My non-fiction alter ego, Benny, has posted the following article on why boys and girls (of any persuasion) can't find one another. It may be provocative. Comments are encouraged, except for the smug ones:

All the relationship adviced off the top of my head.

And as an added footnote for those coming to Benny's site from B8A, some cryptic advice: Some things can only hurt you if you believe in them. The challenge is knowing which is which.

Salud mes Salops.

Saturday, April 07, 2007

suffice panic knacker

This time, would it be different? Terry didn't know but he was willing. Why was he willing? Because he didn't have anything to hold on to other than his willingness. Terry was one of those people who would keep trying despite themselves. In a sense, he had dug a hole in his yard looking for dinosaur bones and upon failing immediately, had resolved to dig deeper rather than dig somewhere else, or possibly go to the natural history museum.

We have not yet discovered what Terry was willingly trying to do.

Terry himself didn't know, he would follow his train of incidence through his day, with nothing more concrete than some other person's story, his old neighbour's in fact, in his mind.

Old Bob Johnson had lived in the neighbourhood long before Terry moved in. Everyone expected him to be there when they moved out. A quiet, reserved man, if not outright secretive.

Nobody knew how and where and when Johnson had made his fortune but everyone was convinced he had some, with no visible means of support, his house was always in top condition, making newer houses built on the street seem old by comparison after even a few years exposed to the elements, yet Bob Johnson's house was so old it even had a name, Carter House.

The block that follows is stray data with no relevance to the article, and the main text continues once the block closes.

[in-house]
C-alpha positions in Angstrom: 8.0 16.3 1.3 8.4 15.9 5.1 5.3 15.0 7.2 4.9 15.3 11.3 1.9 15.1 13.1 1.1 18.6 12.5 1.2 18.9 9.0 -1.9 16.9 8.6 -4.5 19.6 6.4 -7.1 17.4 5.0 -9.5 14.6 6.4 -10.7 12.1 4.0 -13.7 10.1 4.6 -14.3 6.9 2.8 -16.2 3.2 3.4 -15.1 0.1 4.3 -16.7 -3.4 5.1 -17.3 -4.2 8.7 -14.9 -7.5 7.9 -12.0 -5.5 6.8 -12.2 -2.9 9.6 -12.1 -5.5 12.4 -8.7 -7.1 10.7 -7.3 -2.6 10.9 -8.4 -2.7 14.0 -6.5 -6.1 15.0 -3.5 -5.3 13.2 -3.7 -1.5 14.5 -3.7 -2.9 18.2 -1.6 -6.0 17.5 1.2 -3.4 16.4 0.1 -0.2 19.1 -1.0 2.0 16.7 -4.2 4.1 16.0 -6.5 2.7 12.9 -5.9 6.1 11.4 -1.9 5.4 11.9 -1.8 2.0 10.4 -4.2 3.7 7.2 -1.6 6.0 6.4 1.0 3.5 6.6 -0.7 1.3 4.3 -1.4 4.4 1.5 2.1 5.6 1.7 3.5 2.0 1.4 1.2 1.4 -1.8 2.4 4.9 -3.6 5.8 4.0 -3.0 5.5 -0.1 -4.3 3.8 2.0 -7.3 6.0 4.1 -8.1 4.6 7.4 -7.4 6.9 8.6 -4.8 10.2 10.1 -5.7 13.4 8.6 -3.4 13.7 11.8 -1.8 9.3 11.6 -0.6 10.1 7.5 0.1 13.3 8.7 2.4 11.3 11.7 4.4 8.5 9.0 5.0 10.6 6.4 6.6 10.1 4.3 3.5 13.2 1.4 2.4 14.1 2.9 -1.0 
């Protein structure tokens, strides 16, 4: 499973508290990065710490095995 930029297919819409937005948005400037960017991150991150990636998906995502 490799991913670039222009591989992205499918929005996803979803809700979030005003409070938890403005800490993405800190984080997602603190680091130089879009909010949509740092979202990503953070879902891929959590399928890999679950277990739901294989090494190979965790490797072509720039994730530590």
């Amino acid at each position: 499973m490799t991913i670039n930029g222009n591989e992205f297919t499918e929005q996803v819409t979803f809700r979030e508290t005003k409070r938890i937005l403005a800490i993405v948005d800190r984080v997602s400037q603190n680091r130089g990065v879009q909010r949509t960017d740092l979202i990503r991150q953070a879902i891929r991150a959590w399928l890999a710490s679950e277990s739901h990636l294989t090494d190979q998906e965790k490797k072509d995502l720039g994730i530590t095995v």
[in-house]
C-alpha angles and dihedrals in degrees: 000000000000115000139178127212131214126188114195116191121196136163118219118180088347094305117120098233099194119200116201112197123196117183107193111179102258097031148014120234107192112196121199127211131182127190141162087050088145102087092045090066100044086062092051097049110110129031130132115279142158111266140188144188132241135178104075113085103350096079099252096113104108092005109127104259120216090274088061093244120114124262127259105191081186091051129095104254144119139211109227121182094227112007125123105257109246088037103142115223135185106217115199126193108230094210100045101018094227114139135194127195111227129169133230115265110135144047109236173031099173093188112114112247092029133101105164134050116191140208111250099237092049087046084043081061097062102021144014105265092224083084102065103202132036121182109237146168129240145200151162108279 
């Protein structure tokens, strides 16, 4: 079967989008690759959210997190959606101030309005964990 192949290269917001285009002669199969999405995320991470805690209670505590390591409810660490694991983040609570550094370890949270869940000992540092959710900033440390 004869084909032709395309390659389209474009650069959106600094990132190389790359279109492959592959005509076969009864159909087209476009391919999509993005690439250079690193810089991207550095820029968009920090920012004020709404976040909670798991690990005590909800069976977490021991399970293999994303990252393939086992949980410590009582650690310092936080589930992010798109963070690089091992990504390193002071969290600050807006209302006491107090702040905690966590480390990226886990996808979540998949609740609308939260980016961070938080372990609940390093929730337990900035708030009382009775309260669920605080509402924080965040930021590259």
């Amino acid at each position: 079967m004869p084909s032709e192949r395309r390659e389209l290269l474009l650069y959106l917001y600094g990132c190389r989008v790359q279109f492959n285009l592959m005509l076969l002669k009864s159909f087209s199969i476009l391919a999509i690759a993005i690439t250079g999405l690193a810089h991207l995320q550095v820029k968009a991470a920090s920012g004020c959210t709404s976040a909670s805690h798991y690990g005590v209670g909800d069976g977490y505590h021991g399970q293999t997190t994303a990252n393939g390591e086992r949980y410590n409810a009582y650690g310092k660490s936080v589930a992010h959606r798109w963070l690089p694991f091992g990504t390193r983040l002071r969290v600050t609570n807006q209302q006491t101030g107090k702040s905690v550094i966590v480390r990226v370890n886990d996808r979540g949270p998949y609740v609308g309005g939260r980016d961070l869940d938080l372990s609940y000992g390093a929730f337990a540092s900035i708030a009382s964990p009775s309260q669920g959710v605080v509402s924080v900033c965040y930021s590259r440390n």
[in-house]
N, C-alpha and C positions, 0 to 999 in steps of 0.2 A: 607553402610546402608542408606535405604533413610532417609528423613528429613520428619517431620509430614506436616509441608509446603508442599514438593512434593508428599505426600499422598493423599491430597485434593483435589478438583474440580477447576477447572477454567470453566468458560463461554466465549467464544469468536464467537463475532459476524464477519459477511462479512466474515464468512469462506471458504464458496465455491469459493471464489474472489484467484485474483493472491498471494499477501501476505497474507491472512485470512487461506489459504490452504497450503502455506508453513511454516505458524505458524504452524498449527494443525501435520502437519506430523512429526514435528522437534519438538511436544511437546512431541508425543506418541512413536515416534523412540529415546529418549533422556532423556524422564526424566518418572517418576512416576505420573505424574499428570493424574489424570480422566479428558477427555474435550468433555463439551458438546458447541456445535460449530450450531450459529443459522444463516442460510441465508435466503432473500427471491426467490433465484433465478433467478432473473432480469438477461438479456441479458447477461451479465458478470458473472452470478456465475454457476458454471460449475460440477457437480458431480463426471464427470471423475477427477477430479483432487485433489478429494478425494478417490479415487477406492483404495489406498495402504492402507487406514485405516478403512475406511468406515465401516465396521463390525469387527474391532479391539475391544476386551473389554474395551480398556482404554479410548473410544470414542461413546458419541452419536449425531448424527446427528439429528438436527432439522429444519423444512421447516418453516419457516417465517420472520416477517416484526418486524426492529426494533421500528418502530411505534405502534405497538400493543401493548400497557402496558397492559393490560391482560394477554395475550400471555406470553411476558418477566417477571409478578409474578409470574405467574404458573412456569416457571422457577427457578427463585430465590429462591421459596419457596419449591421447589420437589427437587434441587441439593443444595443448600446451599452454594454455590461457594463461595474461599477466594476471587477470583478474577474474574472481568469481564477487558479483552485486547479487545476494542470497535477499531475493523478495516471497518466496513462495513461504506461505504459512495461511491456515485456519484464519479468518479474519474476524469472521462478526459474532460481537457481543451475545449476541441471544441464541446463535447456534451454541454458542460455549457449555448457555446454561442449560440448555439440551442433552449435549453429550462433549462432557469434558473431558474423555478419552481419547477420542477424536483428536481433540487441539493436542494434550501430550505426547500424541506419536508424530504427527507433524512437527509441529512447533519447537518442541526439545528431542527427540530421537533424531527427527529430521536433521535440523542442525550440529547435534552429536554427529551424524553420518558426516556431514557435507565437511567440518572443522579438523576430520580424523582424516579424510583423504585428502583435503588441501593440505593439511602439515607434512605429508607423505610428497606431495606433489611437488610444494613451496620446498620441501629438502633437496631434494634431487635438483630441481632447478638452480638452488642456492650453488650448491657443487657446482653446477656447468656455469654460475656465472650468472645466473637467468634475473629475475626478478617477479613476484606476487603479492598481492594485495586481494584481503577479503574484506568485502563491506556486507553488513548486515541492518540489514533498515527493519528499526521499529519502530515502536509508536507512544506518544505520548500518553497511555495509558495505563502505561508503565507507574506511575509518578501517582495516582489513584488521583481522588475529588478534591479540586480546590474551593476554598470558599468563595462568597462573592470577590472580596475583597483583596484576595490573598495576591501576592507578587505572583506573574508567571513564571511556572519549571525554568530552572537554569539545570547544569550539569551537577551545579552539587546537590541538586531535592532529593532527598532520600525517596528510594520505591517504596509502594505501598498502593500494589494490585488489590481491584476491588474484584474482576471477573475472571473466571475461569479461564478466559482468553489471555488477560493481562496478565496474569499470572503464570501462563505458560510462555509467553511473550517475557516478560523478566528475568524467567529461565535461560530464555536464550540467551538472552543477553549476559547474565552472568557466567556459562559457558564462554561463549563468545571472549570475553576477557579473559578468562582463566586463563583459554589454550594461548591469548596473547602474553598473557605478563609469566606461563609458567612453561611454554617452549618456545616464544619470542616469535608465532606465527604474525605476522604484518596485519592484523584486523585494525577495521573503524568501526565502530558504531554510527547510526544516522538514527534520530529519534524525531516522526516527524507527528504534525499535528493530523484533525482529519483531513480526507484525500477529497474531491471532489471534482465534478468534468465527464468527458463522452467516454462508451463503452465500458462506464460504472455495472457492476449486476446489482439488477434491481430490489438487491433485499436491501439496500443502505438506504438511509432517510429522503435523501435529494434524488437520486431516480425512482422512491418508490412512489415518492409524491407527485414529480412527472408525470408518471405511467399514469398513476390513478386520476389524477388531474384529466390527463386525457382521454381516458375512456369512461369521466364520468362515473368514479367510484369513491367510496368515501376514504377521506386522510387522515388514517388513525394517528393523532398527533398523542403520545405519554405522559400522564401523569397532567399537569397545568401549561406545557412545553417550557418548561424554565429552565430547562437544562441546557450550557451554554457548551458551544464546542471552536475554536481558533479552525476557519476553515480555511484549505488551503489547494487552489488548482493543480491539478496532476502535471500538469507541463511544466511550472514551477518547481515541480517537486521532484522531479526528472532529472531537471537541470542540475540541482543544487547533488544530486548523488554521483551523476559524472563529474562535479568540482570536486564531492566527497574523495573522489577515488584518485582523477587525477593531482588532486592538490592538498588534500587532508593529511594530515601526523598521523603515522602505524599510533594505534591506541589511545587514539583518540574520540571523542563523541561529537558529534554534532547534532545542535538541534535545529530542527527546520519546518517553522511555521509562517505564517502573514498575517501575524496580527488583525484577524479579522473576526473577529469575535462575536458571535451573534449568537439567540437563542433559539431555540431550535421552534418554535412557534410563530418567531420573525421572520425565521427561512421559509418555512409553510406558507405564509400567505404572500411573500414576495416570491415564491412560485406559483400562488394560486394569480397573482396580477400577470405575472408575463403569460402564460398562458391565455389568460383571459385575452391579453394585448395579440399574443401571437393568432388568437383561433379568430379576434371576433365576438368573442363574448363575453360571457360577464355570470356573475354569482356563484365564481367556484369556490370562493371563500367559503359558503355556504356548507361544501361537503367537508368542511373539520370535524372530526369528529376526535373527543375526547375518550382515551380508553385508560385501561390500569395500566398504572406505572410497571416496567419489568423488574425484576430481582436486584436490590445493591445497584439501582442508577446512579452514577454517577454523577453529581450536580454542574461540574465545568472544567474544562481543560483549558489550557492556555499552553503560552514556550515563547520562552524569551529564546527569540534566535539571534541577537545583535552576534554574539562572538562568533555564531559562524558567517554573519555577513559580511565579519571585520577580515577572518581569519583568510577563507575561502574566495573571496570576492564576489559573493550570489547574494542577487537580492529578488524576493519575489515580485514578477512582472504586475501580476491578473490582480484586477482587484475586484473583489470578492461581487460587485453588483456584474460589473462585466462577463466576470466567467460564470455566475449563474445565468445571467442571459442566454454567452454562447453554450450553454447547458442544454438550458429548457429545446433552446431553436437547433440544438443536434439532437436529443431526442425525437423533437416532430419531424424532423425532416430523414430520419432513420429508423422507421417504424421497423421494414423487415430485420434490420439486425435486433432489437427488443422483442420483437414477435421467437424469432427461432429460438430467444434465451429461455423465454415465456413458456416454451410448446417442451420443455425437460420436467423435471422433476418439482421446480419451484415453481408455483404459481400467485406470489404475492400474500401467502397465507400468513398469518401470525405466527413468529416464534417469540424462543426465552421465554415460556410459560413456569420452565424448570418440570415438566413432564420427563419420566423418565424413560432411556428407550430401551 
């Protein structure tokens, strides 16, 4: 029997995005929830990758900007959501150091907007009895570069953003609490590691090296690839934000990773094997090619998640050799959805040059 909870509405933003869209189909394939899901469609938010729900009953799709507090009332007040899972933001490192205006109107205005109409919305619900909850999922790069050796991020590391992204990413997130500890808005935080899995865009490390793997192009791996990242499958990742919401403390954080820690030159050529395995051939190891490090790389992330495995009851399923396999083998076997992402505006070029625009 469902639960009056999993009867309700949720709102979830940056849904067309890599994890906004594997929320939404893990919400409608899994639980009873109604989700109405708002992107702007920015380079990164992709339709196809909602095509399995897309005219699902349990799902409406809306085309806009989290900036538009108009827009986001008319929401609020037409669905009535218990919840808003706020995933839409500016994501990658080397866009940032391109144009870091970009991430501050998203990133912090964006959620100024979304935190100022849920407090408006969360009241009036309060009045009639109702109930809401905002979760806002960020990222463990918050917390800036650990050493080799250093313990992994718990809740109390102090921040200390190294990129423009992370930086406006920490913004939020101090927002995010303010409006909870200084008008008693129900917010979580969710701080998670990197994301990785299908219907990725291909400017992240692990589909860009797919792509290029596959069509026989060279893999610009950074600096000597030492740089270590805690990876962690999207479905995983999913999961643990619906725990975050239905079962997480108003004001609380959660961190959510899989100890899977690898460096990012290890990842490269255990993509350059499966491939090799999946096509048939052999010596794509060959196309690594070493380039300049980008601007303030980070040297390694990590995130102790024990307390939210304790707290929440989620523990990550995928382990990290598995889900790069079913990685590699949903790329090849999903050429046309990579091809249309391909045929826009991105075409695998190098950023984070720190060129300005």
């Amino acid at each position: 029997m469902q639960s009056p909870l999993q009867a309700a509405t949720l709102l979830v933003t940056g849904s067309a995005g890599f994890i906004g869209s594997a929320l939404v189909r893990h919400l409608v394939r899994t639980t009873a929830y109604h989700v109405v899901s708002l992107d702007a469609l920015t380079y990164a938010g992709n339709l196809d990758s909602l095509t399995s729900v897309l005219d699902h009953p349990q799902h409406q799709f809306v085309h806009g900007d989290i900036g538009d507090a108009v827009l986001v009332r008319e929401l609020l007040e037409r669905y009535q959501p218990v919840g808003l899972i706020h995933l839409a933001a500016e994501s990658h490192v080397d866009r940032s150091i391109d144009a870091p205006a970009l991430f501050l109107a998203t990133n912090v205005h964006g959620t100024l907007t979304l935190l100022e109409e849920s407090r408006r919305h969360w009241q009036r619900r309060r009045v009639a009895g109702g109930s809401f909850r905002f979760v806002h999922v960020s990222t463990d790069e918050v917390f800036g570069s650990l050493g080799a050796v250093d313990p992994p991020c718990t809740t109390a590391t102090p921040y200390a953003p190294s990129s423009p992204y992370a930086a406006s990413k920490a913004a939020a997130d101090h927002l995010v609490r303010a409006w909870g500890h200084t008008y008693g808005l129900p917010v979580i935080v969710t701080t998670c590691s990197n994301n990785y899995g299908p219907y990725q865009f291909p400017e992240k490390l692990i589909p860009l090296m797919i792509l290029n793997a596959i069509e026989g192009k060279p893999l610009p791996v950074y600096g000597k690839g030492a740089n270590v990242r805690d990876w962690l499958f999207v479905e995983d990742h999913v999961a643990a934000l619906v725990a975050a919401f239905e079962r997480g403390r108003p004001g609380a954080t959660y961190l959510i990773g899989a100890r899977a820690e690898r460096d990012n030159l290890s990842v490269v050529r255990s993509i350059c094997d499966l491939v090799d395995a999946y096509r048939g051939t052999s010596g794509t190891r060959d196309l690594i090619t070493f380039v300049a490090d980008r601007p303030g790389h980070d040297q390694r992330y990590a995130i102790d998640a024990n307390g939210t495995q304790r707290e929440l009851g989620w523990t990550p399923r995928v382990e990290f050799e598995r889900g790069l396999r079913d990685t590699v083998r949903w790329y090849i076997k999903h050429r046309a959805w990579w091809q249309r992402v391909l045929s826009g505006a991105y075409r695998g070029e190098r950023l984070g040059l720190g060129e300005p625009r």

Then there were the lights. Once or twice, magical mysterious lights had been witnessed by serveral neighbours, including Terry, coming from the house, concentrated in the cellar, piercing the heavy shades that draped the tall Victorian windows.

Speculation on what Old Bob was doing down in his cellar ran from smelting Spanish gold to teleporting aliens onto earth from a cloaked ship in orbit.

That last was a favourite among the teenagers. Terry didn't subscribe to any of these theories himself. Naturally people had once or twice plucked up the courage to ask Bob about the lights when the opportunity arose, at street parties or the annual homeowner's association barbeque.

Bob wasn't antisocial, he attended neighbourhood functions, some might say he was taciturn but Terry had often talked garden-talk with Bob over the years.

Until that day, 6 months ago, when a lawyer had knocked on his door.

Bob had passed away in the night, he said, Bob had no surviving family, he said.

Bob had willed his house to Terry, he said.

Terry was now the owner of Carter House.

That was months ago, now. Terry rented his house to a young couple, he needed the extra income to continue the upkeep of the house. Or that's what he claimed.

The rent covered more than maintenance, utilities and upkeep.

There was enough left over to switch to part-time teaching duties at the university.

There was enough left over for that.

And the other thing. Which Terry couldn't really put into words.

But for the first time in his life, Terry felt that something was happening, it was thrilling, not a fright but a terror, something was happening that he couldn't precisely (even vaguely, he admitted to himself) define.

Many years later, after the lights coming from Terry's place had been witnessed by at least two neighbours, the current tenants of his old place asked him about them.

He answered, as enigmatically as Bob might have done, with the following story.

Once upon a time, a husband, dutiful to his wife in all things, and truthful and thoughtful and conscientious to a fault, was confronted when he came home one day by his spouse with a question: "Honey, I was in your study the other day and I noticed that your desk drawer is locked,"